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I'm composing part of this journal entry in the middle of the day to register my shock and dismay at Astana rider Alexandre Vinokourov's positive result for a donor blood transfusion following his stage win in the first time trial of this year's Tour de France.
My initial impression of Vino came during the last few stages of the 2005 Tour. It was Lance Armstrong's seventh, and the first I followed live via the cyclingnews website. I watched with growing admiration as, finding himself stymied by T-Mobile's single-minded focus on fulfilling Jan Ullrich's aspirations in Paris, Vinokourov shopped himself to potential teams by ascending the leader board largely through his own strength, ingenuity, and explosive speed. He capped this astonishing performance with an unlikely stage win on the Champs-Élysées, beating the world's top sprinters at their own game and simultaneously climbing a final place in the overall standings to finish just above the hapless Levi Leipheimer.
For me, his tour performance epitomized the traits I have found most admirable in tour riders; the same traits that Floyd Landis displayed on Mt. Morzine (diminished afterwards by his own doping drama) and Armstrong displayed seemingly on demand.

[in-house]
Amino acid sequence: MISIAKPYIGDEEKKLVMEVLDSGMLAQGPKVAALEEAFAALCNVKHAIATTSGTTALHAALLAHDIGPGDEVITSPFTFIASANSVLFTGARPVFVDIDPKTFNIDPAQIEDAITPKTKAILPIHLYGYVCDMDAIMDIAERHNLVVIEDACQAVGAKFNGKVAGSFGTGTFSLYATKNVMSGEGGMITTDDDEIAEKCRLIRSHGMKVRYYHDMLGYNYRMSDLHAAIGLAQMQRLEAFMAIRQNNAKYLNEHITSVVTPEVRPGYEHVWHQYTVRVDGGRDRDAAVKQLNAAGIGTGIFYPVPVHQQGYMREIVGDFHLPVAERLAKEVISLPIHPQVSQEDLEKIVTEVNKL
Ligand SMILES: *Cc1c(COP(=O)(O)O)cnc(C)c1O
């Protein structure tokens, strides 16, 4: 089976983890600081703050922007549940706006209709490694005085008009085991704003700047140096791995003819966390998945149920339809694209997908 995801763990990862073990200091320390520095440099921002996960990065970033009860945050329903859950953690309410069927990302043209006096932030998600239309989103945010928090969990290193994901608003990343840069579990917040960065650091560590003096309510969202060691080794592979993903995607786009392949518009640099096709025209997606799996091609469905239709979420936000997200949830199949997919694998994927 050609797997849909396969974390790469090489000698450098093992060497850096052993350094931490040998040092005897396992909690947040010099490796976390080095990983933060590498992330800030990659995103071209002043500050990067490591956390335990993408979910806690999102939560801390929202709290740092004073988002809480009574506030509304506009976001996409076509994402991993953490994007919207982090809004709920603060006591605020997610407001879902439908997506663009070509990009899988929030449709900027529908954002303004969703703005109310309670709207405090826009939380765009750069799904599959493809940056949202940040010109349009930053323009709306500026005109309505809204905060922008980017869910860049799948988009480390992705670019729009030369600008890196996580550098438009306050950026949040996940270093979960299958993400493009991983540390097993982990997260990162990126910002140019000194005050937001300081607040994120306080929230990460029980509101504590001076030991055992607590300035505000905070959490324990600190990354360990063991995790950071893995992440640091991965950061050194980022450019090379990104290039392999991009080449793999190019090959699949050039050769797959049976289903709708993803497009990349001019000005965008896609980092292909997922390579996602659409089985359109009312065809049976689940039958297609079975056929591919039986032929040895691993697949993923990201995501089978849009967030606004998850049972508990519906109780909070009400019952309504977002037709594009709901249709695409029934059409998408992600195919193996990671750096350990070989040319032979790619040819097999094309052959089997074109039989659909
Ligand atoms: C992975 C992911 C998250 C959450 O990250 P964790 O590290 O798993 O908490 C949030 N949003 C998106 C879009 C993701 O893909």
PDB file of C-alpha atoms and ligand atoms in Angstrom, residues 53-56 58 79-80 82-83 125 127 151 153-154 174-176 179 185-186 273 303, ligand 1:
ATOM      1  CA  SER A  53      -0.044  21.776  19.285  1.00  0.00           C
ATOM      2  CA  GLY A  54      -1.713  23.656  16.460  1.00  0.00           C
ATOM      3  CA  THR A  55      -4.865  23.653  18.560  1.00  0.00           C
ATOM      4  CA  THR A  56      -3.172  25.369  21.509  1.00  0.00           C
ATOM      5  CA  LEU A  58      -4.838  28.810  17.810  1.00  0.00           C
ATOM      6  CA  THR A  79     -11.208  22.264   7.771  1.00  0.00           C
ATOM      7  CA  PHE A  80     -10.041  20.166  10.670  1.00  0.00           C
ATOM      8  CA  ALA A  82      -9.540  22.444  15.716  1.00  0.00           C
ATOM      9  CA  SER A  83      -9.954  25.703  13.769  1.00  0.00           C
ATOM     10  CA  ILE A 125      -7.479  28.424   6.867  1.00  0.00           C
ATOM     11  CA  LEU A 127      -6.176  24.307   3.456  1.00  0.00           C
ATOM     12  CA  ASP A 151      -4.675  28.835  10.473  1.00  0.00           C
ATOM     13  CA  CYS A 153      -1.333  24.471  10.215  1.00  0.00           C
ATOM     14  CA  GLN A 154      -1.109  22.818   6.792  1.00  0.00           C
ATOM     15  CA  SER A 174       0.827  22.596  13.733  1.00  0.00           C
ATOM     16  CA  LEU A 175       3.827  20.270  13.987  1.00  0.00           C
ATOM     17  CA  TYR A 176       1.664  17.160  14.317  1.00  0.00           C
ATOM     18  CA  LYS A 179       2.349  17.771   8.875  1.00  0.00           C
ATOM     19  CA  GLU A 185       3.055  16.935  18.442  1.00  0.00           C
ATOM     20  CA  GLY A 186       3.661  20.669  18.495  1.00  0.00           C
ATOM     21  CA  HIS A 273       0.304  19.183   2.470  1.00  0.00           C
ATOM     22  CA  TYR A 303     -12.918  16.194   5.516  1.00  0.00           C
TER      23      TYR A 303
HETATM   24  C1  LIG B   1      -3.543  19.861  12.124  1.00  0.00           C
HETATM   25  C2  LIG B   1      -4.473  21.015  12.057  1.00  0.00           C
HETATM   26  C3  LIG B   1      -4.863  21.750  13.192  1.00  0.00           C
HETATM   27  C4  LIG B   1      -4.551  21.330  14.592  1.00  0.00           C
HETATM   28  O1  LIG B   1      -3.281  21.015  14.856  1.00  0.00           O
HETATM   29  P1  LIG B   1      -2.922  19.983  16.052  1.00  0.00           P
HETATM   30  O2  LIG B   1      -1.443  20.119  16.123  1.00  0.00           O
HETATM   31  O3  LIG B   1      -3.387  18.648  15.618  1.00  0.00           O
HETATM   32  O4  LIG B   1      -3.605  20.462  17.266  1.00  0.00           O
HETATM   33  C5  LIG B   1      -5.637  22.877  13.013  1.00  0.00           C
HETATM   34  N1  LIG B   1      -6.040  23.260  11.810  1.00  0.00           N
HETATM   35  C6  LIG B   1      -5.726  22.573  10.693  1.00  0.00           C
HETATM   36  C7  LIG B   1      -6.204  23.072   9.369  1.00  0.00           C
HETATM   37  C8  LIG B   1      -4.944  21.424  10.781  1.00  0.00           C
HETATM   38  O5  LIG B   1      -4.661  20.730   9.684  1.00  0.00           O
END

Vinokourov seemed ready to top the tenacity of his previous performance this year, winning two late stages after suffering an early crash that would have ended the tour of many riders. This is why revelations of his doping have so affected me, more so than if tour leader Rasmussen were proven to have cheated his way to the yellow jersey. Contador would fulfill Rasmussen's role as race leader just as well in his absence, but Vinokourov served as this tour's heart; not an official position, but crucial nonetheless, and far more difficult to replace.
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